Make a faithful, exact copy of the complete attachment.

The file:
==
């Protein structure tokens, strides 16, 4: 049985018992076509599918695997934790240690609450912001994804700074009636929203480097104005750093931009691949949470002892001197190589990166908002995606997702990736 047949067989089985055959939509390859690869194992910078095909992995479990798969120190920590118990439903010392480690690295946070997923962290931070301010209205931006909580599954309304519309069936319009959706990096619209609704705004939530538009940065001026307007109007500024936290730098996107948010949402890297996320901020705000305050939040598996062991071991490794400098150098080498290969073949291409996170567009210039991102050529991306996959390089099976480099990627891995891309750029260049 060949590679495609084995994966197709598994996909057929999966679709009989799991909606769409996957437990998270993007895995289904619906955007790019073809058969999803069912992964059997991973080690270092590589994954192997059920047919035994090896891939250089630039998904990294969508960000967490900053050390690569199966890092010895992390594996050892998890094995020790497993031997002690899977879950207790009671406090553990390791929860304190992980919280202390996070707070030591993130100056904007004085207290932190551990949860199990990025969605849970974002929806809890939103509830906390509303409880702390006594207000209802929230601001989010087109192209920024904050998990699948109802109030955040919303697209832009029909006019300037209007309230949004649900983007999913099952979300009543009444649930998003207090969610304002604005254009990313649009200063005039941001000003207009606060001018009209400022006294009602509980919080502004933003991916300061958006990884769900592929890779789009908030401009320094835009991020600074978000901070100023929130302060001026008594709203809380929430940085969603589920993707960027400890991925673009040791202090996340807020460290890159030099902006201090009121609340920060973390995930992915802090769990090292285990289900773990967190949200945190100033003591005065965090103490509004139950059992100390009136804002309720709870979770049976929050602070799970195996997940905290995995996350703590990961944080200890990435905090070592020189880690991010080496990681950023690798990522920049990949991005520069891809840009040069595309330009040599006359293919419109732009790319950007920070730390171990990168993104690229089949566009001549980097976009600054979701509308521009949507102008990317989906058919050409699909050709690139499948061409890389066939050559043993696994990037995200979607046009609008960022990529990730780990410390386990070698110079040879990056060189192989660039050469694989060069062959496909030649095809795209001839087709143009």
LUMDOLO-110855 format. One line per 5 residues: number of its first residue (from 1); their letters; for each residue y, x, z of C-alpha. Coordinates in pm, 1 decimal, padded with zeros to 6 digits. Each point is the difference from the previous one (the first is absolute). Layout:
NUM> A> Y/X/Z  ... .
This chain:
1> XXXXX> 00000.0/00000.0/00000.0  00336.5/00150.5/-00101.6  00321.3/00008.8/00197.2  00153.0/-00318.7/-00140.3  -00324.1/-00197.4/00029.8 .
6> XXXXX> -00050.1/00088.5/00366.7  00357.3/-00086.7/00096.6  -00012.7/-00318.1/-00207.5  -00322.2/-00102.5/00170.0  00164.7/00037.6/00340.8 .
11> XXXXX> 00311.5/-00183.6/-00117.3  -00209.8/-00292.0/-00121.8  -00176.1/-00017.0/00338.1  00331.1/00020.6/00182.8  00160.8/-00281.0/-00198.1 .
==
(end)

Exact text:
């Protein structure tokens, strides 16, 4: 049985018992076509599918695997934790240690609450912001994804700074009636929203480097104005750093931009691949949470002892001197190589990166908002995606997702990736 047949067989089985055959939509390859690869194992910078095909992995479990798969120190920590118990439903010392480690690295946070997923962290931070301010209205931006909580599954309304519309069936319009959706990096619209609704705004939530538009940065001026307007109007500024936290730098996107948010949402890297996320901020705000305050939040598996062991071991490794400098150098080498290969073949291409996170567009210039991102050529991306996959390089099976480099990627891995891309750029260049 060949590679495609084995994966197709598994996909057929999966679709009989799991909606769409996957437990998270993007895995289904619906955007790019073809058969999803069912992964059997991973080690270092590589994954192997059920047919035994090896891939250089630039998904990294969508960000967490900053050390690569199966890092010895992390594996050892998890094995020790497993031997002690899977879950207790009671406090553990390791929860304190992980919280202390996070707070030591993130100056904007004085207290932190551990949860199990990025969605849970974002929806809890939103509830906390509303409880702390006594207000209802929230601001989010087109192209920024904050998990699948109802109030955040919303697209832009029909006019300037209007309230949004649900983007999913099952979300009543009444649930998003207090969610304002604005254009990313649009200063005039941001000003207009606060001018009209400022006294009602509980919080502004933003991916300061958006990884769900592929890779789009908030401009320094835009991020600074978000901070100023929130302060001026008594709203809380929430940085969603589920993707960027400890991925673009040791202090996340807020460290890159030099902006201090009121609340920060973390995930992915802090769990090292285990289900773990967190949200945190100033003591005065965090103490509004139950059992100390009136804002309720709870979770049976929050602070799970195996997940905290995995996350703590990961944080200890990435905090070592020189880690991010080496990681950023690798990522920049990949991005520069891809840009040069595309330009040599006359293919419109732009790319950007920070730390171990990168993104690229089949566009001549980097976009600054979701509308521009949507102008990317989906058919050409699909050709690139499948061409890389066939050559043993696994990037995200979607046009609008960022990529990730780990410390386990070698110079040879990056060189192989660039050469694989060069062959496909030649095809795209001839087709143009």
LUMDOLO-110855 format. One line per 5 residues: number of its first residue (from 1); their letters; for each residue y, x, z of C-alpha. Coordinates in pm, 1 decimal, padded with zeros to 6 digits. Each point is the difference from the previous one (the first is absolute). Layout:
NUM> A> Y/X/Z  ... .
This chain:
1> XXXXX> 00000.0/00000.0/00000.0  00336.5/00150.5/-00101.6  00321.3/00008.8/00197.2  00153.0/-00318.7/-00140.3  -00324.1/-00197.4/00029.8 .
6> XXXXX> -00050.1/00088.5/00366.7  00357.3/-00086.7/00096.6  -00012.7/-00318.1/-00207.5  -00322.2/-00102.5/00170.0  00164.7/00037.6/00340.8 .
11> XXXXX> 00311.5/-00183.6/-00117.3  -00209.8/-00292.0/-00121.8  -00176.1/-00017.0/00338.1  00331.1/00020.6/00182.8  00160.8/-00281.0/-00198.1 .